1. interj. The expression one uses when standing on a kitchen chair looking down at a mouse. (Or is that “eeeeeek!“?)
2. v. to supplement, increase, add to, or augment; now commonly used with “out.” “He eked out his living selling honey.”
3. n. A beekeeper term for a spacer rim or a very shallow super. The term originated during the days when bees were kept in skeps. Smaller skeps were sometimes placed on top of the main skep for honey storage, much as a Langstroth hive uses supers. These were known as caps or ekes because they helped the beekeeper “eke out” a little extra honey. Extra honey storage areas that were placed under the brood boxes were known as “nadirs.” The noun “nadir” means the lowest point.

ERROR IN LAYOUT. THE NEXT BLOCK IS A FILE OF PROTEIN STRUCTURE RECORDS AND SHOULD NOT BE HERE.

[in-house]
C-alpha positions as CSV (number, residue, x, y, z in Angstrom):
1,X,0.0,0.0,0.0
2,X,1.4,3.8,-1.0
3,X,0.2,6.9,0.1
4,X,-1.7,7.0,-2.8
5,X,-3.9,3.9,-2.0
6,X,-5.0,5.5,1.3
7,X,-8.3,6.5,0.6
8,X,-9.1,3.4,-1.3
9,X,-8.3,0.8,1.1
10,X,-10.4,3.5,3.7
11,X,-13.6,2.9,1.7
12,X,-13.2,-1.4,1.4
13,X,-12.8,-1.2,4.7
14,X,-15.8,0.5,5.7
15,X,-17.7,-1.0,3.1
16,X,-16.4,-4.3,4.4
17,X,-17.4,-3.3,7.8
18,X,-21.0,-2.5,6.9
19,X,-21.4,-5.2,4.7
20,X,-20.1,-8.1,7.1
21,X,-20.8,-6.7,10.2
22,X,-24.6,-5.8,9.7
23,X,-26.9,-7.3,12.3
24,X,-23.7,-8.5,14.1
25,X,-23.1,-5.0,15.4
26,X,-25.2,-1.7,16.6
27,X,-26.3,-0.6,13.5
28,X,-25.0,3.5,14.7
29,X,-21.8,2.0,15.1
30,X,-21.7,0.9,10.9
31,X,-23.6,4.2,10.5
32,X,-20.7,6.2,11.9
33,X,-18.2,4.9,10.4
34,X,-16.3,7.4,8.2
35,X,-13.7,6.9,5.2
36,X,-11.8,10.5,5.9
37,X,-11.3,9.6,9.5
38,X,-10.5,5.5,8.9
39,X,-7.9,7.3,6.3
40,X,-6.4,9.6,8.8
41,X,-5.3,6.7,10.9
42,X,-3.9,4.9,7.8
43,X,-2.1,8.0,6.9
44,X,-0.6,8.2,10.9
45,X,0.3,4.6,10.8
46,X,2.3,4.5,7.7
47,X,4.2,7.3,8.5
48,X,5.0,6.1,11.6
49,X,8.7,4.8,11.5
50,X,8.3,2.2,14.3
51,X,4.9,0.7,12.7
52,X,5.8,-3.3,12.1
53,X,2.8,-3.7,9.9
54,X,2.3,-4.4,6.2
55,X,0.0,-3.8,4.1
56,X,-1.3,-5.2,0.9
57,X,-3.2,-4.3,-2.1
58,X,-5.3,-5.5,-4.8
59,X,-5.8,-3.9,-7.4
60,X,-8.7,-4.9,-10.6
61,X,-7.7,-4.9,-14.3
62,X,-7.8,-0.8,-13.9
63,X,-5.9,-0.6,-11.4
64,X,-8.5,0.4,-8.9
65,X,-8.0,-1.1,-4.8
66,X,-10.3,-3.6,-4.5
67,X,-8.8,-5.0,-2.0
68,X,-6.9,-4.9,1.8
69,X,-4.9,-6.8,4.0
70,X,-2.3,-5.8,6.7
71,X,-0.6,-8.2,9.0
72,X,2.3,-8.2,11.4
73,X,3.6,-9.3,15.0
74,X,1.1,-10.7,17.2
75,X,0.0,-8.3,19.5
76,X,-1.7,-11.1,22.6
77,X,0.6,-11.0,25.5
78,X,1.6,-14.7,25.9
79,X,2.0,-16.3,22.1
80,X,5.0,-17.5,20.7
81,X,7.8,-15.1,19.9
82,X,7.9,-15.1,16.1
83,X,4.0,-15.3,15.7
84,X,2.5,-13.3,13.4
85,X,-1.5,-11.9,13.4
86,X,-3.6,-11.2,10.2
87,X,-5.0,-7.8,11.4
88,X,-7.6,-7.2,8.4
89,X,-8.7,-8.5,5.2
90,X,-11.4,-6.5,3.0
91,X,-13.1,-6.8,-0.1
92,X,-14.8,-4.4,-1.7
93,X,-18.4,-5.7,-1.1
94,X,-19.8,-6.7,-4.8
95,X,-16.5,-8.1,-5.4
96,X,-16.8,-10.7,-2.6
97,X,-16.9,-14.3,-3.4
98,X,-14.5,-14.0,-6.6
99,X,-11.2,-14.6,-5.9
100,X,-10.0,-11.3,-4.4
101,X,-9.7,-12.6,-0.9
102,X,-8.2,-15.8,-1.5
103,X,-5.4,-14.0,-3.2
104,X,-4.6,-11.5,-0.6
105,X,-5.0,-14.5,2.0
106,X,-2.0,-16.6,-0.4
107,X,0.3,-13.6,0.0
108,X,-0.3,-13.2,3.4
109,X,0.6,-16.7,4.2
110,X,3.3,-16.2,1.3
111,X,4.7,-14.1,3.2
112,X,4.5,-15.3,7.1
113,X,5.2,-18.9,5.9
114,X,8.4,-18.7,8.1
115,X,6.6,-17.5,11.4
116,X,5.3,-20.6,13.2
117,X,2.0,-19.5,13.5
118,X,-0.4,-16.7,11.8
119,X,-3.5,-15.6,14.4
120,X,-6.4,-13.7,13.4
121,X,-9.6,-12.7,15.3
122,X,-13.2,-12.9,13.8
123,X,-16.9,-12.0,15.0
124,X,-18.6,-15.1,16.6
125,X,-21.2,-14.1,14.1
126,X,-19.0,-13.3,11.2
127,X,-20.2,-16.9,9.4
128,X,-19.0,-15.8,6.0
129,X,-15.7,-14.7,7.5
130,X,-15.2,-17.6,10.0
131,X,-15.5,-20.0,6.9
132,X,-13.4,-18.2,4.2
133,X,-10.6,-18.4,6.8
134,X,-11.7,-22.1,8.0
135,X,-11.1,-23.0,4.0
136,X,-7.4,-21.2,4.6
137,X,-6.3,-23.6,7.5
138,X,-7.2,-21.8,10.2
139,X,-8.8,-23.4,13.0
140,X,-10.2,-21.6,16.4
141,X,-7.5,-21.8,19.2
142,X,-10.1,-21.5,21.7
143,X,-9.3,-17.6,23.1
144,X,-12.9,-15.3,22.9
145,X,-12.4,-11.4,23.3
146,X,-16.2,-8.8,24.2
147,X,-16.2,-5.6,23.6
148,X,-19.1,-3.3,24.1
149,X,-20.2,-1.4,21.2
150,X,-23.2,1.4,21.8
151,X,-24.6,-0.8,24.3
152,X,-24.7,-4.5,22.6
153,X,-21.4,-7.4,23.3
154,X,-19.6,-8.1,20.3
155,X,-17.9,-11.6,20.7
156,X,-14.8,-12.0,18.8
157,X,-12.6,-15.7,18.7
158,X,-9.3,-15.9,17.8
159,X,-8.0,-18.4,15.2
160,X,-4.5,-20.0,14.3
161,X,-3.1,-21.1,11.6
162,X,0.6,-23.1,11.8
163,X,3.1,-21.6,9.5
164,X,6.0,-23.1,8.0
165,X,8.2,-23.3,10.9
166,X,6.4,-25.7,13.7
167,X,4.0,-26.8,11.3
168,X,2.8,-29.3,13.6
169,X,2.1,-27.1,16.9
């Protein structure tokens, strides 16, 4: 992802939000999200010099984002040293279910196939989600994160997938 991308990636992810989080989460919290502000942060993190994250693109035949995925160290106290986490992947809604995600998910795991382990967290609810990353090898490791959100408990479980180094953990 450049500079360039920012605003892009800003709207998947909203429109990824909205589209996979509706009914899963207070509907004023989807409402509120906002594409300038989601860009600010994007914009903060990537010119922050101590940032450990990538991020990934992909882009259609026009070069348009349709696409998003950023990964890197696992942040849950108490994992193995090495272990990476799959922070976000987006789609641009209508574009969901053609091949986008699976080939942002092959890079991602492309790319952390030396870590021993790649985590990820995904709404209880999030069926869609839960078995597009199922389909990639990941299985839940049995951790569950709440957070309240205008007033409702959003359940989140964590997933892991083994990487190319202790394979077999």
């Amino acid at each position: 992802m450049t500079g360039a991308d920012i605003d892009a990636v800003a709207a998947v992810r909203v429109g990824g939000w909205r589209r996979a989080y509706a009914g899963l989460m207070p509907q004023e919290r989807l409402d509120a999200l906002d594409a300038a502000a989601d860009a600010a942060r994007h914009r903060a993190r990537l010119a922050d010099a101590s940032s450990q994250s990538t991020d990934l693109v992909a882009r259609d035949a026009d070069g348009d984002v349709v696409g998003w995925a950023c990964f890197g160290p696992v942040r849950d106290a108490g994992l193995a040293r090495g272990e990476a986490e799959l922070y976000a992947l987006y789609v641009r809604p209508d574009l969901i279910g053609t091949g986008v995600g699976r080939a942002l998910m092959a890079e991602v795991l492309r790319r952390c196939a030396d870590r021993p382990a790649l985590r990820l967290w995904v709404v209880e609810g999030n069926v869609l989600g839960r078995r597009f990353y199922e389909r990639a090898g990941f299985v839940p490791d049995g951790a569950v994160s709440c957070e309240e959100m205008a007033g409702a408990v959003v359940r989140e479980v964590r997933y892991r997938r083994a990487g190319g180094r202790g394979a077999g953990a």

Today, beekeepers use “eke” as a general term for any shallow super regardless of its use. “She put pollen patties in an eke and covered the hive.”
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